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J Hosp Med. 2012 May-Jun;7(5):402-10. doi: 10.1002/jhm.1907. Epub 2012 Jan 23.

Job characteristics, satisfaction, and burnout across hospitalist practice models.

Author information

1
Feinberg School of Medicine, Northwestern University, Chicago, Illinois 60611, USA. khinami@nmh.org

Abstract

BACKGROUND:

Nearly two-thirds of hospitals in the United States are served by hospitalist physicians. How hospitalist work patterns and job satisfaction vary across various practice models is unknown.

METHODS:

We administered the Hospitalist Worklife Survey to a randomized stratified sample of 3105 potential hospitalists and 662 hospitalist members of 3 multistate hospitalist companies. Details about respondents' hospitalist group characteristics, their work patterns, and satisfaction with 2 global and 11 domain measures were assessed. Factors influencing job satisfaction were also solicited. These factors, job characteristics, job satisfaction, and burnout were compared across predefined practice models.

RESULTS:

The adjusted response rate was 25.6%. Among the respondents, 44% were employed by a hospital, 15% by a multispecialty physician group, 14% by a multistate hospitalist group, 14% by a university or medical school, 12% by a local hospitalist group, and 2% by other. Hospitalists of local groups reported more clinical shifts per month, and hospitalists of local and multistate groups reported more billable encounters per shift compared to other practice models. Academic hospitalists reported fewer night shifts, fewer billable encounters per shift, more nonclinical work hours, and lower earnings compared to other practice models. Differences in clinical and nonclinical responsibilities, and differences in factors most important to job satisfaction, were noted across the 5 models. Despite these differences, levels of global job satisfaction and burnout were similar across the practice models.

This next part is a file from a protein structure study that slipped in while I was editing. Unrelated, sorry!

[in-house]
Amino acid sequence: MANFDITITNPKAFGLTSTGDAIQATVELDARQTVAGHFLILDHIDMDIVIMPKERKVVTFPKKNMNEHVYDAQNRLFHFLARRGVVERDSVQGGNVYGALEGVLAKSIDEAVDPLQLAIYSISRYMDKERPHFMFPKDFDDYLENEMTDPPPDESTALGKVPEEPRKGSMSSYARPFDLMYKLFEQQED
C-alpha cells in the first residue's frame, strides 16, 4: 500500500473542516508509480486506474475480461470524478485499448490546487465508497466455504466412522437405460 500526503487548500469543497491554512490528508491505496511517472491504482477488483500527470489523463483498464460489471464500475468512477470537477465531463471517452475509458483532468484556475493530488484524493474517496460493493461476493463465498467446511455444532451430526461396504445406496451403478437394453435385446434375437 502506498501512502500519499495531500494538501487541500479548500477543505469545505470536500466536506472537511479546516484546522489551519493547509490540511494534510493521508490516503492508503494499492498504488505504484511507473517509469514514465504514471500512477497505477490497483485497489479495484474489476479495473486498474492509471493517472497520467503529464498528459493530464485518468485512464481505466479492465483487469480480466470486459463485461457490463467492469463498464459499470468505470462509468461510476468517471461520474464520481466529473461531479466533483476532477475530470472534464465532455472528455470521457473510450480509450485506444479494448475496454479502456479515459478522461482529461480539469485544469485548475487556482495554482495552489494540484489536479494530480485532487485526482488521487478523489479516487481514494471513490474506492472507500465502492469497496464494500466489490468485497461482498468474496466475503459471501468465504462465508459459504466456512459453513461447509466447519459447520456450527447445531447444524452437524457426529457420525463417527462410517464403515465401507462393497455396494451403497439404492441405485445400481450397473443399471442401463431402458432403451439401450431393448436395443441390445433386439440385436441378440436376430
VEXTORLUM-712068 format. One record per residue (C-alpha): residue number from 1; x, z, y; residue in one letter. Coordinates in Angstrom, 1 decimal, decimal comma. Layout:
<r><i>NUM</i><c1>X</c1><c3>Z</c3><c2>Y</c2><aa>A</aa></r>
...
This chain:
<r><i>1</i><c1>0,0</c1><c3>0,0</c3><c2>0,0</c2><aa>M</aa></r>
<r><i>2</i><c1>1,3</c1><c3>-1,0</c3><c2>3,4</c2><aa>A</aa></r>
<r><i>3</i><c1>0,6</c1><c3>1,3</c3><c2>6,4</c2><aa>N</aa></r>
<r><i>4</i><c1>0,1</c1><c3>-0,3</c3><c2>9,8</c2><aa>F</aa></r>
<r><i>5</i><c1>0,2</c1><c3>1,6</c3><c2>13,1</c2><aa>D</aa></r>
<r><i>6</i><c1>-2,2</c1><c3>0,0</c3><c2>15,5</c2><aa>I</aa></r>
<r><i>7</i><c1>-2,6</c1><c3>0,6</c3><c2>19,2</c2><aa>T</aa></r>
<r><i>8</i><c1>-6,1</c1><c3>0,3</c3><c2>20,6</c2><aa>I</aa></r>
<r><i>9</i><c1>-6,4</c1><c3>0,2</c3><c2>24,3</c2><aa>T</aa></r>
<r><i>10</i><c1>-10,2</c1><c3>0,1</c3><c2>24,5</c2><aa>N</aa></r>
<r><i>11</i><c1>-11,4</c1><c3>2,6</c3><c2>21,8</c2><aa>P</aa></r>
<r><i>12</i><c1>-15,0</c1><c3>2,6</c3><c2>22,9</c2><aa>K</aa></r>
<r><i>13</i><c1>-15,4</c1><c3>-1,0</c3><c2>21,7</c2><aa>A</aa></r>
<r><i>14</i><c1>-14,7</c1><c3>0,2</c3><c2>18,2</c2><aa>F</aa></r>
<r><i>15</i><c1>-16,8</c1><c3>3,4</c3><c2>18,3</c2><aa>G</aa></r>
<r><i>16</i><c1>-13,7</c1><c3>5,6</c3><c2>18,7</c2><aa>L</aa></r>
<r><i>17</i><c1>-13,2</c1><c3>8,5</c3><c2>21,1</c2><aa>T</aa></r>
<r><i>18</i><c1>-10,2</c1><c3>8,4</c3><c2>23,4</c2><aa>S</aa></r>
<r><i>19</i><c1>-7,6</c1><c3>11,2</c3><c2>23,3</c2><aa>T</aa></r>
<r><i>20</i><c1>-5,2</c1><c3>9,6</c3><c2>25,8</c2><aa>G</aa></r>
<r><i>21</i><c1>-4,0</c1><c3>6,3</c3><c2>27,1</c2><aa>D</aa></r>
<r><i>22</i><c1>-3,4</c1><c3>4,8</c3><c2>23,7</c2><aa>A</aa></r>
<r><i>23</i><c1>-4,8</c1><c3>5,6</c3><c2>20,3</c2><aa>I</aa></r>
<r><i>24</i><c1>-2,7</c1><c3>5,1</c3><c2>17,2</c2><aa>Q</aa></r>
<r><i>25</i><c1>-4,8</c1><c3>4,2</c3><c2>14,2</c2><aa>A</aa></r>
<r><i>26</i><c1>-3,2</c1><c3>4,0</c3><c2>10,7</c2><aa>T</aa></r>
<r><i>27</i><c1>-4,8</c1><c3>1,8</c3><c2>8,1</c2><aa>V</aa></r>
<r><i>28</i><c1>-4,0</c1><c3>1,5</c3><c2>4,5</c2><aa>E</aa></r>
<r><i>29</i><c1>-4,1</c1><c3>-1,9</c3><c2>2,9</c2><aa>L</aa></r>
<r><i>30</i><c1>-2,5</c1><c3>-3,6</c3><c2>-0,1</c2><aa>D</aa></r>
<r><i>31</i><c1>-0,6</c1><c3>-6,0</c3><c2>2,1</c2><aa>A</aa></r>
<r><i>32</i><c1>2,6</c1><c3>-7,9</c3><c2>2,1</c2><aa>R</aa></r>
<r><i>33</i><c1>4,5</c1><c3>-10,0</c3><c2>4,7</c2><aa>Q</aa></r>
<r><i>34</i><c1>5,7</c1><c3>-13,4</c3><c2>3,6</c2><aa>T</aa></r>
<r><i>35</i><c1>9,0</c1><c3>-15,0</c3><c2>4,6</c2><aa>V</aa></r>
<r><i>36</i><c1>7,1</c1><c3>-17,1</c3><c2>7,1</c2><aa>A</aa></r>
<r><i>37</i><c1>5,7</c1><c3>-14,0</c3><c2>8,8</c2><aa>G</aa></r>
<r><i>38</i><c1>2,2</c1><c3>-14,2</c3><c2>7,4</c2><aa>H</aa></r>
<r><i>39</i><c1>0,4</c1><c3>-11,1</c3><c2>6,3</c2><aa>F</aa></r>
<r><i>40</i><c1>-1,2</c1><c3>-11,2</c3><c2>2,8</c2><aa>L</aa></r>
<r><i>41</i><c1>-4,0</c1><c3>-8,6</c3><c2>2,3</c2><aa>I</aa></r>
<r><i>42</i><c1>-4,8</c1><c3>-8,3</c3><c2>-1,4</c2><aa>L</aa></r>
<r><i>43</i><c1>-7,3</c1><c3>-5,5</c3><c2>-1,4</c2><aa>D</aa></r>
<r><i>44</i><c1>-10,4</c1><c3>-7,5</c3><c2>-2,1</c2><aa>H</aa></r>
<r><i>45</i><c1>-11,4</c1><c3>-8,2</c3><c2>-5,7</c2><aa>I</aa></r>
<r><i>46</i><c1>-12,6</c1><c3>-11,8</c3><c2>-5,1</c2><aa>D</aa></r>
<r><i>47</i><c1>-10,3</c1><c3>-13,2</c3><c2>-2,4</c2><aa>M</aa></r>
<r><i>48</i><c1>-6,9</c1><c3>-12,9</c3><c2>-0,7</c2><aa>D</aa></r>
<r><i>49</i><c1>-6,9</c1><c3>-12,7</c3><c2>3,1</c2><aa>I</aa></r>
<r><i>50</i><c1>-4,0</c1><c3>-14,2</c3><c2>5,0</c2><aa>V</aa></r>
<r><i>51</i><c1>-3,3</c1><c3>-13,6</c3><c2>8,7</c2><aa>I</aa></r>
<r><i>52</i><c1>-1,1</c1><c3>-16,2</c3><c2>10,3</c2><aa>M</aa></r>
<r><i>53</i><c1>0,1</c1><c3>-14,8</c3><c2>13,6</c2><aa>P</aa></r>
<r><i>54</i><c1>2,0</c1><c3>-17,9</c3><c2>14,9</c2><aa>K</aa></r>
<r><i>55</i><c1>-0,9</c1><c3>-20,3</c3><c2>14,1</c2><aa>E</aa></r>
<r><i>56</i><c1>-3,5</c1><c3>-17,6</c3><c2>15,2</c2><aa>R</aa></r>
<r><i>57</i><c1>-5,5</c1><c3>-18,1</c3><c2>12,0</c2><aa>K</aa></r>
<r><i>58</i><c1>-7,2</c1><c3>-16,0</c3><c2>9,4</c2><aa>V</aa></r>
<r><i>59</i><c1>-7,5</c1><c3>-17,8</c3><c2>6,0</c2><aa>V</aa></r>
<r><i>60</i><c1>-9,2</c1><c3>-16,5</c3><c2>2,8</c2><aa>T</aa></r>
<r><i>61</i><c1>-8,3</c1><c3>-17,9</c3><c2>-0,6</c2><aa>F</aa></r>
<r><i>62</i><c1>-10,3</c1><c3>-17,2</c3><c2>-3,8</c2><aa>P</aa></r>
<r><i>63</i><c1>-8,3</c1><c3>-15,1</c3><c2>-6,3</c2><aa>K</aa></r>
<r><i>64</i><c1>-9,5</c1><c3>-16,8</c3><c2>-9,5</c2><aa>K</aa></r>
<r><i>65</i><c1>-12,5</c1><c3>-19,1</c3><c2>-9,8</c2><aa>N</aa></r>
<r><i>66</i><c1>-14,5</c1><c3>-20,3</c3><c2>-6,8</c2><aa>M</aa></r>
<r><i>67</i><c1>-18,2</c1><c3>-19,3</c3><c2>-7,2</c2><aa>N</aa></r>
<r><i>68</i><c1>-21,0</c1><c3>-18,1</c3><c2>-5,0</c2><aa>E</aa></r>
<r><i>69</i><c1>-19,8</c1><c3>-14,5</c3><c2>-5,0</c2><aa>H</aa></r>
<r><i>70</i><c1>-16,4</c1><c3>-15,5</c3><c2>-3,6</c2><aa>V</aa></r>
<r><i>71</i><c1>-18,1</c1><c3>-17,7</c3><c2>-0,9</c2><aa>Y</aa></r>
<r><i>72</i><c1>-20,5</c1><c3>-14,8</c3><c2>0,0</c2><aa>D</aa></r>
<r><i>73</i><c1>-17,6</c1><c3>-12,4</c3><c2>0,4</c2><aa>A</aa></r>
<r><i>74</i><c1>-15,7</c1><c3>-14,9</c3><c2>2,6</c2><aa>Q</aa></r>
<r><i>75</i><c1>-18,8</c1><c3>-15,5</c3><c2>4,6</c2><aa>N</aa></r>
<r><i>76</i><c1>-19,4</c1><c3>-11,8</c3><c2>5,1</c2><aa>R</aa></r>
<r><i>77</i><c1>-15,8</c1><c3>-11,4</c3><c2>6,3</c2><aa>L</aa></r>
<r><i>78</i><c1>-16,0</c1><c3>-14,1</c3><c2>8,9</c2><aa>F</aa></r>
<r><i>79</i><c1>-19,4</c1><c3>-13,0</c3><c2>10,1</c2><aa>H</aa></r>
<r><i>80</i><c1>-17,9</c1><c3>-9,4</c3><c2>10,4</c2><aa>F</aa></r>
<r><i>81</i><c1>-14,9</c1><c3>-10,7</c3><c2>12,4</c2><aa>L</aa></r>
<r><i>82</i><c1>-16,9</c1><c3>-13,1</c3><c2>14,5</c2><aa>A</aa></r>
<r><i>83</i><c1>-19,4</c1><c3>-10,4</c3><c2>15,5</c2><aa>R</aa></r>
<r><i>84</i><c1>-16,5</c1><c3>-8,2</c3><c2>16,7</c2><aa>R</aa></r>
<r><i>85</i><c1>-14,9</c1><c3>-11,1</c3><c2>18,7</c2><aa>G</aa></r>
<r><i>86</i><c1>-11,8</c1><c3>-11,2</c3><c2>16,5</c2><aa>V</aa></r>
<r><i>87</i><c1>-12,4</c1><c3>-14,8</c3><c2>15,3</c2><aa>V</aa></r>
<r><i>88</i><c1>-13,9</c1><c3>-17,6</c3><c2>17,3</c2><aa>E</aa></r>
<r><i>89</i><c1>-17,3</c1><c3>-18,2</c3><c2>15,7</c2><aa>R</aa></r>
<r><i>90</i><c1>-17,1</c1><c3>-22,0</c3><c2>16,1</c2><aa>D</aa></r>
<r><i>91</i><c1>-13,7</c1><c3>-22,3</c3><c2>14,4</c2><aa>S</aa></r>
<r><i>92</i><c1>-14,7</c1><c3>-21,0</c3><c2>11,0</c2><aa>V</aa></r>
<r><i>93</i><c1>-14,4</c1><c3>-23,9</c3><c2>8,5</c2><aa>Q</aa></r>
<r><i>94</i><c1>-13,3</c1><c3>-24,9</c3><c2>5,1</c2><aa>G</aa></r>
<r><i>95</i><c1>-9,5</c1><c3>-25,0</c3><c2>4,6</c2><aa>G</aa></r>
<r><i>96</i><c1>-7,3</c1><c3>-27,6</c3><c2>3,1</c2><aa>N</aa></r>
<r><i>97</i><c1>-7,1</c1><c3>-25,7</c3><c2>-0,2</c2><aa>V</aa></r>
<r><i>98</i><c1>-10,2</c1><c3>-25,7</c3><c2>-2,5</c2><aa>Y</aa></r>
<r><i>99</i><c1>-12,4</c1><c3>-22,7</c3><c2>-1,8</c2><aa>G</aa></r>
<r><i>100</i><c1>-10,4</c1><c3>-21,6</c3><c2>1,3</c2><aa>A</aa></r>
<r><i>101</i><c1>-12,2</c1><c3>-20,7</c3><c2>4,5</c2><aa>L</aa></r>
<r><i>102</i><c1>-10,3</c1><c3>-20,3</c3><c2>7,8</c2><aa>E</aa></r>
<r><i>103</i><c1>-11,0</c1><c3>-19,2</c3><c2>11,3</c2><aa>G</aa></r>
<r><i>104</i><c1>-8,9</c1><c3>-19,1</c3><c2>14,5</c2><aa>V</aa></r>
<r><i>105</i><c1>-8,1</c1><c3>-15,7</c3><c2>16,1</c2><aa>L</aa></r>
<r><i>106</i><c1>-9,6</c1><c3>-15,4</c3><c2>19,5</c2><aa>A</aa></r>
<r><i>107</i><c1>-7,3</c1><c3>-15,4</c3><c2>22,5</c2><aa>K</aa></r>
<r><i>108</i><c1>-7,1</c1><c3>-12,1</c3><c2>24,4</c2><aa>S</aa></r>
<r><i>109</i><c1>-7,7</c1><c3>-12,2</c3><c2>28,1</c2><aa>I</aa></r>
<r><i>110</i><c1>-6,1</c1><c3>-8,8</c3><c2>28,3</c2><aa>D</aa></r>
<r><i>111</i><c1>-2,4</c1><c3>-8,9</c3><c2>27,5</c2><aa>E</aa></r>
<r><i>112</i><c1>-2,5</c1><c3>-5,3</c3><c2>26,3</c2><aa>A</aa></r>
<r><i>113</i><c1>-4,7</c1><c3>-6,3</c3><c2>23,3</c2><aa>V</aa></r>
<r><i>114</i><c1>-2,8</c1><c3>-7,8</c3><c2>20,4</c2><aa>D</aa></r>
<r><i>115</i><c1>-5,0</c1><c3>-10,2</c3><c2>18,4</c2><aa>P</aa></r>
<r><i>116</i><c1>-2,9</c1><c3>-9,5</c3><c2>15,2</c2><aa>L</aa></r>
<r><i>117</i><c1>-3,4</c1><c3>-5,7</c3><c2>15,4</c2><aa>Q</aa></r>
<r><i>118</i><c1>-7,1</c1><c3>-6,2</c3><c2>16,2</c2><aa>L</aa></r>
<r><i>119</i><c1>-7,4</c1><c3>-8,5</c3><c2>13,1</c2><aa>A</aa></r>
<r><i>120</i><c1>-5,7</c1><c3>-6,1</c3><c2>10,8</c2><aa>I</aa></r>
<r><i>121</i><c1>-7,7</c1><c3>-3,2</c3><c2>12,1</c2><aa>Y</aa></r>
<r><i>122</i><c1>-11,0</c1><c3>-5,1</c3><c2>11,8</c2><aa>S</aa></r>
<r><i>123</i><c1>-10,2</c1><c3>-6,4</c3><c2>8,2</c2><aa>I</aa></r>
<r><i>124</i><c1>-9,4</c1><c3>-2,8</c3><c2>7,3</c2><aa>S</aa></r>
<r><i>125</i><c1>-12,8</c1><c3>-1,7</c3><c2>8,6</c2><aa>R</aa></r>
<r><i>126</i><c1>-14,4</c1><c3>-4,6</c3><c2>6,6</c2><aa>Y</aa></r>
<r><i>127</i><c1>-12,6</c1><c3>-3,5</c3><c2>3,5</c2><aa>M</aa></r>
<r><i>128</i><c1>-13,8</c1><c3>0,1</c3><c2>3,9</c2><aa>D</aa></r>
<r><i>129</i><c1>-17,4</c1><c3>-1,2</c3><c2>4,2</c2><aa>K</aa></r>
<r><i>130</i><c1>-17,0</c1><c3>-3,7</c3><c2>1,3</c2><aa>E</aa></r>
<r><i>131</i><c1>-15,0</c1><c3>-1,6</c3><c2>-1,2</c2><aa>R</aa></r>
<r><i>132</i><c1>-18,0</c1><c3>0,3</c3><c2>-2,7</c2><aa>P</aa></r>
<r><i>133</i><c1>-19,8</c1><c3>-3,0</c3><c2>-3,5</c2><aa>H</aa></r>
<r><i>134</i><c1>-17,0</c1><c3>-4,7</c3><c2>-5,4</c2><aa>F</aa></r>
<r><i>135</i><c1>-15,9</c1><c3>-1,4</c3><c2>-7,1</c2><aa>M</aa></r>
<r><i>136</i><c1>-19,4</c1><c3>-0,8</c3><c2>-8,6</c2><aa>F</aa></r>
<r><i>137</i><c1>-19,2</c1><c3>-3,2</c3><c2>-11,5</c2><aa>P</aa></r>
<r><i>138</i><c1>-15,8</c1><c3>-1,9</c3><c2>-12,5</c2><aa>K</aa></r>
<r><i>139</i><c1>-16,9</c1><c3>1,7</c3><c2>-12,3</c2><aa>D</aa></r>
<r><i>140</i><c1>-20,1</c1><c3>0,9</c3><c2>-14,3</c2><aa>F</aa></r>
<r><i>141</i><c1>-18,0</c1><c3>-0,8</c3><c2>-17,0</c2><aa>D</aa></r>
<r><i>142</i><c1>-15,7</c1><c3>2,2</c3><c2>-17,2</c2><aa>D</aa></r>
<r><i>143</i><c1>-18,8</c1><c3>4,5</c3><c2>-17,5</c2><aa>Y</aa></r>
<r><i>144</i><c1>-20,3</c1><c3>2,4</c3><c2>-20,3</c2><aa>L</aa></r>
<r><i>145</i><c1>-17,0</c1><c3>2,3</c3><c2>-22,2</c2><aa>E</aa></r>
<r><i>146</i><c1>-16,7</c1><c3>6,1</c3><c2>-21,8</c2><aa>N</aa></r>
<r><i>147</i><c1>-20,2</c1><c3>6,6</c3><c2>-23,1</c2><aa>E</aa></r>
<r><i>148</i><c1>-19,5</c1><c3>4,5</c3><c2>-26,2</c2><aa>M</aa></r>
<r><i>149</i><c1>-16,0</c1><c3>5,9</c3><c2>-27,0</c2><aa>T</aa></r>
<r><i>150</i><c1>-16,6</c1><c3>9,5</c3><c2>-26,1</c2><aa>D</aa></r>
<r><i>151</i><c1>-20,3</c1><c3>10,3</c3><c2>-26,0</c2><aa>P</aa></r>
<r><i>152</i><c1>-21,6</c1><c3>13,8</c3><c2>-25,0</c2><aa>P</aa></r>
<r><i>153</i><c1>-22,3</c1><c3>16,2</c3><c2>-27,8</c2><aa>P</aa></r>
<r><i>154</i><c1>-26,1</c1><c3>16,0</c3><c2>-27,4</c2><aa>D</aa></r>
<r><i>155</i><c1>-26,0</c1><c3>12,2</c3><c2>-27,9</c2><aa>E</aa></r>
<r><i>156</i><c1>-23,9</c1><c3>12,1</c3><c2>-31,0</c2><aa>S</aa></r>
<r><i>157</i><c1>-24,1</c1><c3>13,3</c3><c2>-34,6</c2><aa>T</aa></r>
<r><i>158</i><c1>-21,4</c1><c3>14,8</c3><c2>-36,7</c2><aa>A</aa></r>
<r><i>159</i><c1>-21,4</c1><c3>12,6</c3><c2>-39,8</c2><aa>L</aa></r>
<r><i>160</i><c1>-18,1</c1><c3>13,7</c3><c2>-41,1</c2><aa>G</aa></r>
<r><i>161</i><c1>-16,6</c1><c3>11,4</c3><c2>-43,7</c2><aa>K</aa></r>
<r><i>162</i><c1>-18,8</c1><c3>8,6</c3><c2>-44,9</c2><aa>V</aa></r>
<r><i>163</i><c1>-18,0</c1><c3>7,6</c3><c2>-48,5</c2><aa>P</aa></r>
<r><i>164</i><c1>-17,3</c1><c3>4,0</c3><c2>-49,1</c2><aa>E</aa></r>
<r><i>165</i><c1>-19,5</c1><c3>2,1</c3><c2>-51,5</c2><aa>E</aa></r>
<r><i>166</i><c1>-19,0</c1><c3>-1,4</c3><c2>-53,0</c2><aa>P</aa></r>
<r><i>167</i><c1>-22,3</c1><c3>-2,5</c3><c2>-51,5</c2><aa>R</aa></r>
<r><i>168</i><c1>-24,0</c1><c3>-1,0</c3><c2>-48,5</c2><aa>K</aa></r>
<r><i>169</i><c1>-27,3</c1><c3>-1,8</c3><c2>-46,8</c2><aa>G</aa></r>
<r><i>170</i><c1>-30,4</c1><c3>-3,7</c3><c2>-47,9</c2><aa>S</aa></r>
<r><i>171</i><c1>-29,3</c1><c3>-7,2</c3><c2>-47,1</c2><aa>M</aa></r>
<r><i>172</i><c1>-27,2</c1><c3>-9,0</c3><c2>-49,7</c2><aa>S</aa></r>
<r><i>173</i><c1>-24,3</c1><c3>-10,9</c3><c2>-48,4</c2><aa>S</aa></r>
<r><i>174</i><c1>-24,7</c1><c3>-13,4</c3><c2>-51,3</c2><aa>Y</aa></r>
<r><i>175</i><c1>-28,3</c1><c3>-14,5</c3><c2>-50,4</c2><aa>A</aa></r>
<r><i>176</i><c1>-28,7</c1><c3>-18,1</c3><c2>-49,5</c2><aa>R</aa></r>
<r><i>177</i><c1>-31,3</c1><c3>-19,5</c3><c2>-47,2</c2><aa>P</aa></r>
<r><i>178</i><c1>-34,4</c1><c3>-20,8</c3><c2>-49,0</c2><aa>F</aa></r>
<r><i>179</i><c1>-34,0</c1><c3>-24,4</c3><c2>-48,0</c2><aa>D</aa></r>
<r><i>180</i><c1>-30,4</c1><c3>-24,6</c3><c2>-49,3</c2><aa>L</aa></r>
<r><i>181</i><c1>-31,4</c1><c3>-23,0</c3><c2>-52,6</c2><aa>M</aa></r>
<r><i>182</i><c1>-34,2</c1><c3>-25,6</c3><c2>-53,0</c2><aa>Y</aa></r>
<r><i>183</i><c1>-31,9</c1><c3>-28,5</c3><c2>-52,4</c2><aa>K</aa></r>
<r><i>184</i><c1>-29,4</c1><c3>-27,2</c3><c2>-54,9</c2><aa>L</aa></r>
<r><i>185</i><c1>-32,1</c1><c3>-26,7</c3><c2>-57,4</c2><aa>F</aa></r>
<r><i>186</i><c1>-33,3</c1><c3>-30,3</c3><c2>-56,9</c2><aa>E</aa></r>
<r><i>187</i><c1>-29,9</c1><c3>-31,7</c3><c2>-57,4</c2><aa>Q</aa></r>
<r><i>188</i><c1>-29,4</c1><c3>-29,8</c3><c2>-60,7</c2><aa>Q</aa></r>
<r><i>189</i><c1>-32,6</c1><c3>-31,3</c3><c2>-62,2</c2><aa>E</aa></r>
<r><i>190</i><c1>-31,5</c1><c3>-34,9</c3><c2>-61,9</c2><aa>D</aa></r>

CONCLUSIONS:

Work patterns, compensation, and hospitalists' priorities varied significantly across practice models. Overall job satisfaction and burnout were similar across models, despite these differences.

PMID:
22271510
DOI:
10.1002/jhm.1907
[Indexed for MEDLINE]

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